Jesse Barfield, OF
The outfield was tough to pick for this team as they’ve had quite a few good ones. Barfield had a cannon in right field and won two Gold Gloves for his defensive work. He led the league in home runs in 1986 with 40 and knocked in a career-high 108 runs while finishing fifth in MVP voting. He is second in defensive WAR to Fernandez and is fourth in overall WAR for position players in franchise history.
John Olerud, 1B
The Blue Jays captured their second consecutive World Series in 1993. It was also a special year for Olerud. Many remember his chase for .400 as he was batting exactly that as of August 2 that season. Even though he fell into a slump over the final two months of the year, Olerud still set Toronto’s single-season record for batting average at .363. At the time he became the first player in franchise history to have an OPS of above 1.000.
Vernon Wells, OF
Although he had kind of an up-and-down career in Toronto, Wells ranks in the top five in franchise history in many categories including runs, home runs, and RBIs. He made three All-Star appearances and won three Gold Gloves. His best season came in 2003 when he slashed .317/.359/.550 while leading the AL with 49 doubles and 215 hits. He also set a career-high in homers that season with 33.
Devon White, CF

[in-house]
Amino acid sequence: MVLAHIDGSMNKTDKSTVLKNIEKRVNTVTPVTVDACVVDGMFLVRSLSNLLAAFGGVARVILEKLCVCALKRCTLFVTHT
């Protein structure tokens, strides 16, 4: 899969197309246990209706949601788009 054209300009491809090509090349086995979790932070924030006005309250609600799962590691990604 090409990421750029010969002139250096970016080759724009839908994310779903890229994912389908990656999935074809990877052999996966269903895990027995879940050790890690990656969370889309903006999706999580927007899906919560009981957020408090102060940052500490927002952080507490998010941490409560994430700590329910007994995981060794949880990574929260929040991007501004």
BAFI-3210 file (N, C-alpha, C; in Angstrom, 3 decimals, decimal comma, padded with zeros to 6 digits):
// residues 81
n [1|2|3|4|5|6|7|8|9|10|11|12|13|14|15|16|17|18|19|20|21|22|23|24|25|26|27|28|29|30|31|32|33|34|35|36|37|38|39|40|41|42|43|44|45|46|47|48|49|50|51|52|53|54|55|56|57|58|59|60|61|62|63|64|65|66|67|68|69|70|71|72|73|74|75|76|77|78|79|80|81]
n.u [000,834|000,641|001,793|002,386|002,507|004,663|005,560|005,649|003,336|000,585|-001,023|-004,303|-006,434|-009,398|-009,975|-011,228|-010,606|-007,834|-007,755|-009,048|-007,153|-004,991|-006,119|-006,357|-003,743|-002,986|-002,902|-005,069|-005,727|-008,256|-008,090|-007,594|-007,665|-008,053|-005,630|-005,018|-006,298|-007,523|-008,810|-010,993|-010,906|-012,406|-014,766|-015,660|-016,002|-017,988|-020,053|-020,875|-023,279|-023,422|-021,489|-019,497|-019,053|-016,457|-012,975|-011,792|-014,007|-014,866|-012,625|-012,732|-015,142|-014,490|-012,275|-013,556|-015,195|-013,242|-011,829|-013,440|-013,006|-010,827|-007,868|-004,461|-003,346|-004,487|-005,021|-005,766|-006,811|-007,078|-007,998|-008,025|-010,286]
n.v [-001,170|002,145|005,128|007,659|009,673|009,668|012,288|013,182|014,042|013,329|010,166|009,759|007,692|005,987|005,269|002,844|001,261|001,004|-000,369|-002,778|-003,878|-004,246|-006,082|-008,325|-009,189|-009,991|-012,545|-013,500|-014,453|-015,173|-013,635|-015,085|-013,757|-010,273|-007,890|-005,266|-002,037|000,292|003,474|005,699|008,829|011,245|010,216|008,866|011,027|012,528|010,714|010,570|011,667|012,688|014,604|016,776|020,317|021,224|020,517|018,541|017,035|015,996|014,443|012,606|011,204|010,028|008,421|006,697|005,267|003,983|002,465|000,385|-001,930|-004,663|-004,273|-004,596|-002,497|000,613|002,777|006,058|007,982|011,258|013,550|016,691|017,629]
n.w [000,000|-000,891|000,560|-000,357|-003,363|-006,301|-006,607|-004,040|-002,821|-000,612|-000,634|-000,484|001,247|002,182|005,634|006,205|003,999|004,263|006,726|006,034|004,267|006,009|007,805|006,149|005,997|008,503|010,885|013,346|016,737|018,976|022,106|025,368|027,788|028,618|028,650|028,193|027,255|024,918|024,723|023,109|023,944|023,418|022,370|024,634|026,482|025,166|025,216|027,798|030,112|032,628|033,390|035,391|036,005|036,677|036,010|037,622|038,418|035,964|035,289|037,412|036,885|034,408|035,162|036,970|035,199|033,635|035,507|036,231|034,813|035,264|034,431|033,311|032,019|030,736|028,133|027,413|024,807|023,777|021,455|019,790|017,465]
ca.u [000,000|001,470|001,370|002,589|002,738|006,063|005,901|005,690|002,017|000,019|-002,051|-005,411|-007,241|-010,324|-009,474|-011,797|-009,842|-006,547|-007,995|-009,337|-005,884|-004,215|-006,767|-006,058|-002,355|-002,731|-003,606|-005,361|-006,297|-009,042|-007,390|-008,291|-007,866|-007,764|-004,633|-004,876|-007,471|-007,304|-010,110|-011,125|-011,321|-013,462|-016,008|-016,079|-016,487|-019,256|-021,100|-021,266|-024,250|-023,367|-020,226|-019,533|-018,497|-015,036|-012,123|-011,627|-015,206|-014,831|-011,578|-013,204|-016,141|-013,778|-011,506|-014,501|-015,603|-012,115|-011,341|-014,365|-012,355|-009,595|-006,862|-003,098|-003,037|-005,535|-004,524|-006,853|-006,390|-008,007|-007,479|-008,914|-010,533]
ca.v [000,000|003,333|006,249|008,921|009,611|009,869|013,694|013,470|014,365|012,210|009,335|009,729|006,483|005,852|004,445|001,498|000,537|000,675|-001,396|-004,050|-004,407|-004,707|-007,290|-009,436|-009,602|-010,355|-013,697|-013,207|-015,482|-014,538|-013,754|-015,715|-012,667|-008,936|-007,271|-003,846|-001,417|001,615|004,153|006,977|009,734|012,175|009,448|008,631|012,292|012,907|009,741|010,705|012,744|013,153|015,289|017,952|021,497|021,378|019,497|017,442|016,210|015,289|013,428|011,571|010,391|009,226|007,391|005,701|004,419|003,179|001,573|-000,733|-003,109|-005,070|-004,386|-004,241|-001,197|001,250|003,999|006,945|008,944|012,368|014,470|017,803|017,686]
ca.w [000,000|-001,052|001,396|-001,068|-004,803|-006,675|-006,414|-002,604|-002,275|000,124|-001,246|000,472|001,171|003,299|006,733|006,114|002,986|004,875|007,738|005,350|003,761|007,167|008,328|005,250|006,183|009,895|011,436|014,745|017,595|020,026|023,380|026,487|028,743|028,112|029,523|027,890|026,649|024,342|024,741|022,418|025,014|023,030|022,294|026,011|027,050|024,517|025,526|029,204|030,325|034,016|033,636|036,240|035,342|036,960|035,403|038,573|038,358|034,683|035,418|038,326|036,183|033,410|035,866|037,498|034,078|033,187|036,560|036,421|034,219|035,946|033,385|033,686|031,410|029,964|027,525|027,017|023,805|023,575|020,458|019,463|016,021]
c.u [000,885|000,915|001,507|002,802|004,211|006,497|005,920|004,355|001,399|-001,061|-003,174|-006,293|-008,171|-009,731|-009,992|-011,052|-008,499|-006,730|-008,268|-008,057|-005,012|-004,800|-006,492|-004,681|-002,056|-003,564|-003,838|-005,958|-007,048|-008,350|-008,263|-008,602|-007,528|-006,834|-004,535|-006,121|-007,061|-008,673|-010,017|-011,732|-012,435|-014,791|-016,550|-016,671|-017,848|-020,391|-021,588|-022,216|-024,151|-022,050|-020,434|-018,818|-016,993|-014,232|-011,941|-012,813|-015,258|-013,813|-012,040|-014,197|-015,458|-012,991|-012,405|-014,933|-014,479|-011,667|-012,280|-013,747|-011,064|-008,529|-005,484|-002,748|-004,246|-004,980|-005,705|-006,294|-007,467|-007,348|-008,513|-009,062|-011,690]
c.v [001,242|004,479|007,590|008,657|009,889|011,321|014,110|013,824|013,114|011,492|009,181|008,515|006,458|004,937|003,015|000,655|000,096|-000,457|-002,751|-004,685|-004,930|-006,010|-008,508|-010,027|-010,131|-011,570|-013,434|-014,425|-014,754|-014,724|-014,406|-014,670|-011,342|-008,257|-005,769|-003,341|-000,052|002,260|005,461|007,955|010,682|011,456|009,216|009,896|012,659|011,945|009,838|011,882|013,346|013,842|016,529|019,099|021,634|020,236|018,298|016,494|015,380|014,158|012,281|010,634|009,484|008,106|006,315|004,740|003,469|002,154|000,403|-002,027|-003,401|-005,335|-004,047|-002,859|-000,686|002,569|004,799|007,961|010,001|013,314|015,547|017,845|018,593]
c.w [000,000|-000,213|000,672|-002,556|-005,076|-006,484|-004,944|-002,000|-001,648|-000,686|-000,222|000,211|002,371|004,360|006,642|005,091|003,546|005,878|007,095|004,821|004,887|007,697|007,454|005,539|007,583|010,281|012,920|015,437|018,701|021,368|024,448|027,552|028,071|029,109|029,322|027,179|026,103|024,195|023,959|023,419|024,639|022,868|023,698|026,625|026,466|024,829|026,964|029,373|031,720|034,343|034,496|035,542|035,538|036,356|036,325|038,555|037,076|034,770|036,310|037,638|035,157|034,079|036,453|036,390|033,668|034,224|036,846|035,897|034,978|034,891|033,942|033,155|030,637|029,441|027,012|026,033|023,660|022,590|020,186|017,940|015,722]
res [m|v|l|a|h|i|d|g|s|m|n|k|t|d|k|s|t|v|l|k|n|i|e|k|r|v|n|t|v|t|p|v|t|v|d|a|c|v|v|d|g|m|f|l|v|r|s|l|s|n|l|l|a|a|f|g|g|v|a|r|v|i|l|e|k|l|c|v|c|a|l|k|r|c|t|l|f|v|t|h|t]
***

Traded by the California Angels in December 1990, White began his five-year stint with the Blue Jays in 1991. He won five straight Gold Gloves and helped Toronto take home their only two World Series titles. Like Fernandez, White also stepped up his game in the playoffs slashing .336/.400/.500 in 29 games for Toronto.
Joe Carter, OF
Obviously, Carter is well known for the historic blast off of Mitch Williams which ended the 1993 World Series. The former first-round pick was quite productive in his seven years with the Blue Jays. He hit 25+ HRs six times and drove in over 100 runs six times as well. Carter was a five-time All-Star and finished in the top 10 of MVP voting three times.
Bo Bichette, SS
There are a few other players who could fill this final roster spot including Vlad Guerrero Jr. and the one-year Blue Jay Marcus Semien. However, we need to fill a need up the middle on the dirt. Bichette is the complete package, not only leading the AL in hits this season with 191, but the shortstop also had 29 HRs and 25 SBs while playing excellent defense. He has all the ability to move into the starting nine in the next few years.